I spent over thirty years as an academic researcher and learned many things about cognitive functioning in those years. You can see my formal research activities by going to my profile on the Reading Success Lab website (see my profile), and clicking on the “Mike Royer’s VITA” link at the end of the profile.
Somewhat surprising, the answer to the above question is, in part, yes. Imagine a study that involves a psychological phenomenon called habituation. When we see things that are familiar we tend not to pay attention to them. In contrast, when we see things that are novel and new, they attract our attention. We look longer at new things that we do familiar things. That is, we are habituated to familiar things, but not to new things.
What does scientific research say about whether dyslexia is inherited? The answer to this question requires an understanding of some background issues. First, genes rarely dictate that a particular characteristic is certain to be passed from one related person to another. Rather, shared genes most often increase the probability that a trait will be passed from one family member to another. Second, the probability that a trait is influenced by genetics is usually expressed by a heritability index. A heritability index of 1.0 would indicate that a family member who possessed a trait would be certain to pass that trait along to his or her progeny. In contrast, an index of 0.0 would indicate that genetics plays no role whatsoever in determining the existence of a particular trait among family members. There are virtually no circumstances where heritability indices of 1.0 or 0.0 are actually found in research so the majority of the indices actually found fall between 1 and 0.
Imagine that two elementary age readers take a standardized reading test. Both readers perform poorly on the test. Yet, there are significant differences between the two readers. One reader, often called a garden variety poor reader in the research literature, may perform poorly because he or she didn’t learn important pre-reading skills before entering school. The other reader, called a reading disabled reader, may perform poorly because they have a disability (e.g., dyslexia) that inhibits his or her ability to learn how to read. The difference between the two readers is important in deciding the approach educators take in teaching the child to learn to read. But, how do you tell when reader is a poor reader because of environmental consequences, or because of an inherent disability?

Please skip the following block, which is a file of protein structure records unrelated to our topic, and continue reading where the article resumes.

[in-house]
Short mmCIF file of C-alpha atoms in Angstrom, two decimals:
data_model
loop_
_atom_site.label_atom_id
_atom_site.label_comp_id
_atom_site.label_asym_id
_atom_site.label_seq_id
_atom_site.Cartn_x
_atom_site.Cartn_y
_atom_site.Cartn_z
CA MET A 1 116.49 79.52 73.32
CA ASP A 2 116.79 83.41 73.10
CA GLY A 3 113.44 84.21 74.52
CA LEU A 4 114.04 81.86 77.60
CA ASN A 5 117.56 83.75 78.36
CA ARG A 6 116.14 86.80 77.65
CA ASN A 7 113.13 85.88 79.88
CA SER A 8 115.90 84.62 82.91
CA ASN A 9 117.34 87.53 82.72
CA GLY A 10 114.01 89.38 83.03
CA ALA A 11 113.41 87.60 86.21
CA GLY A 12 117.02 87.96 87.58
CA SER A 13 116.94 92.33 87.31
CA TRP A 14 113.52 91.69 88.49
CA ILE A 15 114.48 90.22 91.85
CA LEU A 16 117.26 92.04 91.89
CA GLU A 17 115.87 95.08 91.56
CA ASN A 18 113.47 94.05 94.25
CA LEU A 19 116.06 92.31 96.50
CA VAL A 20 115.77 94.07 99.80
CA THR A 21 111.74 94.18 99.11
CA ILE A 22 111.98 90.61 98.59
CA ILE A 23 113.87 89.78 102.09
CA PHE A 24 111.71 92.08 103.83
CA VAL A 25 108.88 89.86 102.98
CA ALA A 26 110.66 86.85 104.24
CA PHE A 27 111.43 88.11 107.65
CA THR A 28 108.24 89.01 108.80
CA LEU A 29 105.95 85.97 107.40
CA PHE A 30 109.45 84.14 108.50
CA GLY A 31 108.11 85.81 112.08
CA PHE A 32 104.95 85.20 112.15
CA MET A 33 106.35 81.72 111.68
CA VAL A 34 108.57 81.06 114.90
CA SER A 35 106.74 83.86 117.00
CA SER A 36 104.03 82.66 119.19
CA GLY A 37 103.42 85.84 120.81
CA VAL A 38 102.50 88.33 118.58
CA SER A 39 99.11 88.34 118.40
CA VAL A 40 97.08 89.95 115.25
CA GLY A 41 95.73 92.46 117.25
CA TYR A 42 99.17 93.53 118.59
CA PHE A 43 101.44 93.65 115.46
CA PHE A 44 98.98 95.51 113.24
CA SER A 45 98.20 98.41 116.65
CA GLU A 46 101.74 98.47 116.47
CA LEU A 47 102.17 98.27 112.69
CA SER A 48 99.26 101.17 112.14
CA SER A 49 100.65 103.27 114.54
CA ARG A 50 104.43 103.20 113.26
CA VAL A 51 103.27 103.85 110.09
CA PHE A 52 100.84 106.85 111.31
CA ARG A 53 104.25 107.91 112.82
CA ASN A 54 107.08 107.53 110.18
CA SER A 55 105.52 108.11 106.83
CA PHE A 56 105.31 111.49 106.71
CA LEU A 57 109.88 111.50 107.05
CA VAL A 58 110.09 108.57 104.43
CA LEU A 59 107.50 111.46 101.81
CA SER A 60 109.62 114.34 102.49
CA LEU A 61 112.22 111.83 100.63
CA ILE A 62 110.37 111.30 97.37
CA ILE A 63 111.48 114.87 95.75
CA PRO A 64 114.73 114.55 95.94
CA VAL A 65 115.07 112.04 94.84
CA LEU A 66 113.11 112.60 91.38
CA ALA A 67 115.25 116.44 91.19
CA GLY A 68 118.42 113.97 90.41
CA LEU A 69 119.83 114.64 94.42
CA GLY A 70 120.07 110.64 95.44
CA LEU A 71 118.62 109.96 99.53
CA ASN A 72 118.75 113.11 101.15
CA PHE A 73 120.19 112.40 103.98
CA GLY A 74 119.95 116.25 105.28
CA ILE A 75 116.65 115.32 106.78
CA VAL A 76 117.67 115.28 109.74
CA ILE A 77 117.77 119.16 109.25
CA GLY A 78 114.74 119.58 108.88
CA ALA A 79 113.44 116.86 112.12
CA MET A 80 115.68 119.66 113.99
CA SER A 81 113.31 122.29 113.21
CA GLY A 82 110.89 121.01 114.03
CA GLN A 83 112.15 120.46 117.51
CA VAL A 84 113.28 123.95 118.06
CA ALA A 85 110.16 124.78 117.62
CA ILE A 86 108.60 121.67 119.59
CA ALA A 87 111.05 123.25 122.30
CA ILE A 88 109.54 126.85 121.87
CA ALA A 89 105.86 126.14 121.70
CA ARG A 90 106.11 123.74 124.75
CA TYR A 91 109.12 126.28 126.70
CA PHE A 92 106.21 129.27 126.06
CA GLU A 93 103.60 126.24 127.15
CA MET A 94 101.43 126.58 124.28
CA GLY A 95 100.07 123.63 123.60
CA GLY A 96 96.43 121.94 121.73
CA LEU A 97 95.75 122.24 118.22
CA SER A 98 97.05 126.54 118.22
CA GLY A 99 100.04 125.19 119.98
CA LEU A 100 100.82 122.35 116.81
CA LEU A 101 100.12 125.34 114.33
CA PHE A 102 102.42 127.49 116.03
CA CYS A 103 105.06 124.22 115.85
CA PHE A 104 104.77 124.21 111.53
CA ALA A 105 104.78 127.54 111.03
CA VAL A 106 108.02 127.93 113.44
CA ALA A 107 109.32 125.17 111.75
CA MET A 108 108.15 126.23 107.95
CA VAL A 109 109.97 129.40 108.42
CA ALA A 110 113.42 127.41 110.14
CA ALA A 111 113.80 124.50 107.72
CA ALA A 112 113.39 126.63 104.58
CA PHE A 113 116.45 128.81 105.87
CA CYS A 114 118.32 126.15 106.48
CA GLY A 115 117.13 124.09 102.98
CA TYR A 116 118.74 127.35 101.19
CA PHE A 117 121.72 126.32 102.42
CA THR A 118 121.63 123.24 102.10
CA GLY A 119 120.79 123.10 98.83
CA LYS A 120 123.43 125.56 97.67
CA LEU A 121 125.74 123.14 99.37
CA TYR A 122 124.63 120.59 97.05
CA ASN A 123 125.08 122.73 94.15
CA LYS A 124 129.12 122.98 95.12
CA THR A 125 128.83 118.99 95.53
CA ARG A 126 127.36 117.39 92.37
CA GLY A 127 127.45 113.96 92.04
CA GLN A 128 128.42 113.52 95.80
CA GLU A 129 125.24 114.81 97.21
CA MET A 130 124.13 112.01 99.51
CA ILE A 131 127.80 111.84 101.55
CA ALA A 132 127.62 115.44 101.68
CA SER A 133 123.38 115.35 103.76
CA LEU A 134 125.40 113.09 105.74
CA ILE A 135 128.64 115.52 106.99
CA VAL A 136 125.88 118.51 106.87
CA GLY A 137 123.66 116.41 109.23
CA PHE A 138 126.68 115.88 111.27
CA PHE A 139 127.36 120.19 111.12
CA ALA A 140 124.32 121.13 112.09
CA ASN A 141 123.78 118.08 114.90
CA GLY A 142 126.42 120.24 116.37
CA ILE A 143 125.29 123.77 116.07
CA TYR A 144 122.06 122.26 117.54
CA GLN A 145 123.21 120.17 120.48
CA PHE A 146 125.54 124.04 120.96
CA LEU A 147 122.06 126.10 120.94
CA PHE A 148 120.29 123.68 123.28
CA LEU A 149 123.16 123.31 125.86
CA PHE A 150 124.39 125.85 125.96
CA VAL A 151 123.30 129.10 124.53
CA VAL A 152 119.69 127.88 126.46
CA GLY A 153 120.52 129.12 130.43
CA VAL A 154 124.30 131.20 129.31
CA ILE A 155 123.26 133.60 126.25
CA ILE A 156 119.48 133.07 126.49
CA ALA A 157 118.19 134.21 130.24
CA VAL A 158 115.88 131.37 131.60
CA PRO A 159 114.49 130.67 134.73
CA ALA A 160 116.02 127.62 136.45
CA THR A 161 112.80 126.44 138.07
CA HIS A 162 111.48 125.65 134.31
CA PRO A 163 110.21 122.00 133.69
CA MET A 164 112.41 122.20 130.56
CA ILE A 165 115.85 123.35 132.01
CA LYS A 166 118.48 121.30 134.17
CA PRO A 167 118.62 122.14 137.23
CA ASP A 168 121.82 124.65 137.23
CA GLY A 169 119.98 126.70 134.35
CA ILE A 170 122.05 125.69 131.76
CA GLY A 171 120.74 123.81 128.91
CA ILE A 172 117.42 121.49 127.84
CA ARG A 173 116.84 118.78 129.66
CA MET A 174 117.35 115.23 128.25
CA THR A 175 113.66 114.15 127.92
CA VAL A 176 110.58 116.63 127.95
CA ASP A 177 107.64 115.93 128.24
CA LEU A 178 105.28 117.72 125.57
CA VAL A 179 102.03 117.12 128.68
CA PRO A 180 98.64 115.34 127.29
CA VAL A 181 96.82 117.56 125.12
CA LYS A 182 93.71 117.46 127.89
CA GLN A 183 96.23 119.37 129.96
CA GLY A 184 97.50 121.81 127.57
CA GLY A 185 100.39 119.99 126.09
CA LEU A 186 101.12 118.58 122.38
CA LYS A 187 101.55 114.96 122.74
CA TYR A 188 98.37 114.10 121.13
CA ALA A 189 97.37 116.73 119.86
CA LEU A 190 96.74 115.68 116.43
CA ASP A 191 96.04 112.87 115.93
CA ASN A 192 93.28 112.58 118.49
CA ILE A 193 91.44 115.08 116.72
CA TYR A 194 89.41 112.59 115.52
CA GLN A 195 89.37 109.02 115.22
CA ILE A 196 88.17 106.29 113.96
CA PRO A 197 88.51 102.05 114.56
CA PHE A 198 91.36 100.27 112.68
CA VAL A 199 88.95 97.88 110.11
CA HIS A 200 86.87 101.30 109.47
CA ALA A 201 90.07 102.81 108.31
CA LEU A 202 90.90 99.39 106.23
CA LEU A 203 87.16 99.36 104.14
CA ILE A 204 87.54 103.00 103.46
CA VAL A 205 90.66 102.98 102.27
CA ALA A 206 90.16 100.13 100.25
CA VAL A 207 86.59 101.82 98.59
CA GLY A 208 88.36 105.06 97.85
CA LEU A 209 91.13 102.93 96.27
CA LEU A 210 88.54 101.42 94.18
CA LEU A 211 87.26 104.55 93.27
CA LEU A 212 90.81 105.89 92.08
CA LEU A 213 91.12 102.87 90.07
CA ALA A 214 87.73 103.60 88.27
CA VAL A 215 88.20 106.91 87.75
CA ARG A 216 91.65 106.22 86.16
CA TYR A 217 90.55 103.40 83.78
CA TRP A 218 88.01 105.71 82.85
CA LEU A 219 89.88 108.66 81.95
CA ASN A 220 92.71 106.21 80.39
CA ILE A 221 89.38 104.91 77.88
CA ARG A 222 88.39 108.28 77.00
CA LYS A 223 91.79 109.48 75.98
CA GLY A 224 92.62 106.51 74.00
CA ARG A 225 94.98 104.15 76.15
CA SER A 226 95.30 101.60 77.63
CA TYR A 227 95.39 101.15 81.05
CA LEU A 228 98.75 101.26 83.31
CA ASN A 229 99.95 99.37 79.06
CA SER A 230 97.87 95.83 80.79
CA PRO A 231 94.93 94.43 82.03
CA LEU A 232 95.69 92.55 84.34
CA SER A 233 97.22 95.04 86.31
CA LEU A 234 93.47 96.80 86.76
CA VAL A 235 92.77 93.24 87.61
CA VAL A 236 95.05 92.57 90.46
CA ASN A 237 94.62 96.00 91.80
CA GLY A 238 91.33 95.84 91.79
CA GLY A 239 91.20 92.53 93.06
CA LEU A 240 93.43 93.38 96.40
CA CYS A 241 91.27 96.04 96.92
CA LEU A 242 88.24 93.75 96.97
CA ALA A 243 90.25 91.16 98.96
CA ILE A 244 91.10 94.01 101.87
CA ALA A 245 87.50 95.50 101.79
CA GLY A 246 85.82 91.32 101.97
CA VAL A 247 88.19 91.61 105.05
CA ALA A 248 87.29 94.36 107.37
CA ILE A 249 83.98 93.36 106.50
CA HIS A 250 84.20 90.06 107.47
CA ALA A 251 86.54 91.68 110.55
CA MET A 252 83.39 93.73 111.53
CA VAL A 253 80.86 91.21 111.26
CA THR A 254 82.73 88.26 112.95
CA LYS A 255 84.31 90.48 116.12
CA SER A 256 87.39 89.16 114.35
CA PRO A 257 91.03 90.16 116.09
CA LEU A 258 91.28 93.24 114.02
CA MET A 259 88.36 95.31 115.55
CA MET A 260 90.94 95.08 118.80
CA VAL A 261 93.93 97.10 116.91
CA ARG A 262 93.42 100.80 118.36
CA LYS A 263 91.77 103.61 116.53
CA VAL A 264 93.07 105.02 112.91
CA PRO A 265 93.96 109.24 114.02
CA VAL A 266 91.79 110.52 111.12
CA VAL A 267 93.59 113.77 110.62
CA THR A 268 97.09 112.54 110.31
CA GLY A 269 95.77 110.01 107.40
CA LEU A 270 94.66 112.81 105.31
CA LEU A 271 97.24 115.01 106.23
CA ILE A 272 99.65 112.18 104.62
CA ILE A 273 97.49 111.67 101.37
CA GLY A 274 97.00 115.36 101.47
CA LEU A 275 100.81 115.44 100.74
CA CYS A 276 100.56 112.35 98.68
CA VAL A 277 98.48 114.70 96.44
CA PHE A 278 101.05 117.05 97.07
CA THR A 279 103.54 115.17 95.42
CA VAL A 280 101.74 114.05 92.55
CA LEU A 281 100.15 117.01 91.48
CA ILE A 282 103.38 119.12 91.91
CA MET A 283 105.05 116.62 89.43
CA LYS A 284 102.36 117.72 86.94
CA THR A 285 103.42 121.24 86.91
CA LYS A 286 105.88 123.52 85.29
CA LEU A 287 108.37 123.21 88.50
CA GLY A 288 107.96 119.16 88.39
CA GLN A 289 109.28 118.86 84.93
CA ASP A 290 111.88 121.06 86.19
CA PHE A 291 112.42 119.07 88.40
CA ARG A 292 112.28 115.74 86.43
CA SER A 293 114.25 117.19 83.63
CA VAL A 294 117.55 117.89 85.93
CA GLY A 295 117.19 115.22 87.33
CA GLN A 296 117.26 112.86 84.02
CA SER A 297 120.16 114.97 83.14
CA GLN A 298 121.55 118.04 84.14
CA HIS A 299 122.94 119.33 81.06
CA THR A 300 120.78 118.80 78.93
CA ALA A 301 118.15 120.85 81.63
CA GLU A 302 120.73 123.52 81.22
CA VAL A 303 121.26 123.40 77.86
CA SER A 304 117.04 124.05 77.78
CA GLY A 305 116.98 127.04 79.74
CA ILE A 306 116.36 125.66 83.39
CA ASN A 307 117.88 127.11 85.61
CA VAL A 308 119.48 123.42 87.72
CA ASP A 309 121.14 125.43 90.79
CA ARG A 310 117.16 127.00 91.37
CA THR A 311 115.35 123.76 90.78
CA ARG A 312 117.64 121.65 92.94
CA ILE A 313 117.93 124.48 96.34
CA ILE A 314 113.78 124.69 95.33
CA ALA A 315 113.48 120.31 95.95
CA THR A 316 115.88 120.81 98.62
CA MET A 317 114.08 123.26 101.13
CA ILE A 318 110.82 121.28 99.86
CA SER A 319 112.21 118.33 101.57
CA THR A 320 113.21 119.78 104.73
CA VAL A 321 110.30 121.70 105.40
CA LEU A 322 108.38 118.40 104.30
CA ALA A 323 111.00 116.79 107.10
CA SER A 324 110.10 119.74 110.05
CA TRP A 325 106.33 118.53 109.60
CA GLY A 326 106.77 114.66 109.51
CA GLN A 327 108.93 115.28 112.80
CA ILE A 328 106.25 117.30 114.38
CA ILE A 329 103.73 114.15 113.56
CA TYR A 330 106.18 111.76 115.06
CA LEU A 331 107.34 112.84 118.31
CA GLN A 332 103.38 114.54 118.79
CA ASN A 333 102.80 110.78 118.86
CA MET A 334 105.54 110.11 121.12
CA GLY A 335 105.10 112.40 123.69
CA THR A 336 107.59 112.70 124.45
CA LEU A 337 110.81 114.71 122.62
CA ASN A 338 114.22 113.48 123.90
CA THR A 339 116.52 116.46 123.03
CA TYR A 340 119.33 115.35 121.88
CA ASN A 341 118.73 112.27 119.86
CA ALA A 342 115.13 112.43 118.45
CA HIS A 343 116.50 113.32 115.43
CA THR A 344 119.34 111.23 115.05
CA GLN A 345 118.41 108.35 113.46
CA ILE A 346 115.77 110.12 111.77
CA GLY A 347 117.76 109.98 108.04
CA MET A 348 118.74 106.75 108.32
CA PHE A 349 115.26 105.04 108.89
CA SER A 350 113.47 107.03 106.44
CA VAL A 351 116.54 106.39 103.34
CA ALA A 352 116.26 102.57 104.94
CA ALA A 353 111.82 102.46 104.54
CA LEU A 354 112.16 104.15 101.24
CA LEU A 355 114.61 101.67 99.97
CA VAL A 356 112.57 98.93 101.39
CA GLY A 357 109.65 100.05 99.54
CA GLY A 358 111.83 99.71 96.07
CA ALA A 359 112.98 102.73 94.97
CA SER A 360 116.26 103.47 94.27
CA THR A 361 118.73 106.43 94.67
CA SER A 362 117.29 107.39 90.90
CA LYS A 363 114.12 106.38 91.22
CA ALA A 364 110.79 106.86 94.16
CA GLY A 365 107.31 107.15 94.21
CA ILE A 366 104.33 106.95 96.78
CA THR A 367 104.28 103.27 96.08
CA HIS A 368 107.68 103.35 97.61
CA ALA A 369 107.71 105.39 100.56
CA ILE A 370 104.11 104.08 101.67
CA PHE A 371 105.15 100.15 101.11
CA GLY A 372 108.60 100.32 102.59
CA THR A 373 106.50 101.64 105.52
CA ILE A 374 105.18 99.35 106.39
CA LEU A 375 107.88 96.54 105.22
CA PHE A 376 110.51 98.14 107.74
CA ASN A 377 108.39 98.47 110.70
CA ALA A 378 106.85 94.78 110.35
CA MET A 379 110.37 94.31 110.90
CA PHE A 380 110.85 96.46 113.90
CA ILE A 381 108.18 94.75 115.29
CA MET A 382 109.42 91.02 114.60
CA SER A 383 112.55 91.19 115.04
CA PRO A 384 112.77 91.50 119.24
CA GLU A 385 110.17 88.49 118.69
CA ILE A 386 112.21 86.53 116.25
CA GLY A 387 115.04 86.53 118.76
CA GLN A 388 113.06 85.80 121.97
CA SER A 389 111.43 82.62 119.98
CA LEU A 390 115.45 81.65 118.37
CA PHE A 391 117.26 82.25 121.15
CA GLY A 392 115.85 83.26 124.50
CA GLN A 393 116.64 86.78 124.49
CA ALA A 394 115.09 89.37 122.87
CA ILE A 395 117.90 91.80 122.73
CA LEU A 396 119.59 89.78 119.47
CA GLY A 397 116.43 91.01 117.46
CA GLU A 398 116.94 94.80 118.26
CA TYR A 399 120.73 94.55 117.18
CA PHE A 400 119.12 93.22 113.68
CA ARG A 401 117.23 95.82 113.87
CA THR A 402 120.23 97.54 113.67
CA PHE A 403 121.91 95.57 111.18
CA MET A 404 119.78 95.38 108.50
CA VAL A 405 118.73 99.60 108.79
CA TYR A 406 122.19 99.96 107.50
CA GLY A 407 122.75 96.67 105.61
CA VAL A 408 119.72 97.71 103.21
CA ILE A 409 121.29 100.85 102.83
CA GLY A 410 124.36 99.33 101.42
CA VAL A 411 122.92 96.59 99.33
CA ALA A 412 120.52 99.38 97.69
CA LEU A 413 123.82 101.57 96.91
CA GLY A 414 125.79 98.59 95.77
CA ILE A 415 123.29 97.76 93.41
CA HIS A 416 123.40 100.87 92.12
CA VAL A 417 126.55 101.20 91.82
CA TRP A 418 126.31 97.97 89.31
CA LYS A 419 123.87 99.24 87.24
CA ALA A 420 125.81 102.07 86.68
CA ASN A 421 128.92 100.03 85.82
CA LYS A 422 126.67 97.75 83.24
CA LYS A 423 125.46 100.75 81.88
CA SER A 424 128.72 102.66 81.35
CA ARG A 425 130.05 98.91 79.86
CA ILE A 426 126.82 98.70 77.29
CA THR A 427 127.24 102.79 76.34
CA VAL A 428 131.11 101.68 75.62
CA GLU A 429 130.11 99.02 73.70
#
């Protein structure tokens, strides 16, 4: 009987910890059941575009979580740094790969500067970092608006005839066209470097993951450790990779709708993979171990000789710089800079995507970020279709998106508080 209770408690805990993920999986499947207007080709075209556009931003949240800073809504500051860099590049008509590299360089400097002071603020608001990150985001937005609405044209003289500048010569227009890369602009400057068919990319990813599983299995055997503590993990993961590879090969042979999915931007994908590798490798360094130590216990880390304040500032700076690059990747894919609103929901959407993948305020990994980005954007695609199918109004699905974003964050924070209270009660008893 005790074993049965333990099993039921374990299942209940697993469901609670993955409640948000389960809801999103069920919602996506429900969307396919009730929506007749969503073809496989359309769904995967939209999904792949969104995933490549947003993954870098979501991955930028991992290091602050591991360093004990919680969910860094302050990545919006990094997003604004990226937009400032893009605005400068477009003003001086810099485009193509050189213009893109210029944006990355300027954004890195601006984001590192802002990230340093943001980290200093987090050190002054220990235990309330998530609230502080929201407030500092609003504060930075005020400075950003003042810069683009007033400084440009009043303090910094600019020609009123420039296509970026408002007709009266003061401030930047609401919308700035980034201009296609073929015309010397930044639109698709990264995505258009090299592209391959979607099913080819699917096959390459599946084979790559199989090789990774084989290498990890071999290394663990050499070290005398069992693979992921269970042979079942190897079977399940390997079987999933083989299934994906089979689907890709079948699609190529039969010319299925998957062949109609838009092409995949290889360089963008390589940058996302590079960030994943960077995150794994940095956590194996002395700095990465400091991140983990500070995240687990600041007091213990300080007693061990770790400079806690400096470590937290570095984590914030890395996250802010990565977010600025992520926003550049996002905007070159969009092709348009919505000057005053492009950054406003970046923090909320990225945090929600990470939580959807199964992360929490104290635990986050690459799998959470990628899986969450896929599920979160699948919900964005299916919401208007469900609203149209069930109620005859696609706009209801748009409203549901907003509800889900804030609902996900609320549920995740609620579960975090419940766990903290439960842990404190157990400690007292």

An interesting comparison can be made between poor readers who have experienced brain trauma associated with an injury or a stroke, and individuals who experience reading difficulties in the absence of brain trauma. The research literature has described the first type of individual as having “acquired dyslexia” and the second type of individual as having “developmental dyslexia.”
Is it possible for an individual to have more than one learning disability at the same time? Indeed, it is possible, and in fact is even common. When a person is diagnosed with two or medical conditions at the same time, the diseases or disorders are said to be comorbid. That is, a condition exists simultaneously with, and independent of one or more other conditions.
A longitudinal study reported by Finnish scientists presents compelling evidence that indicators of subsequent reading disability are present at birth. The research team examined two groups of children for over a decade. One group was designated “at-risk” for a reading disability based on the children having two first degree relatives with a reading disability. For example, a mother and a close relative of the mother. The other group of children were age-matched peers.
Brain imaging research has shown that the percentage of children displaying brain patterns indicative of dyslexia in different countries is similar. However, the percentage of children actually having difficulty in learning to read varies greatly across countries. The reason is a characteristic of languages known as transparency.
Research has shown that approximately 20 percent of U.S. children enter school at risk for reading failure. Schools typically respond to this concern by utilizing early identification and intervention procedures designed to prevent the occurrence of reading failure. Most often, these procedures rely on the heavy use of phonics based methods. These methods are often referred to as “best practice” procedures because they have been shown in rigorous research studies to improve the reading skills of many students at risk for reading failure.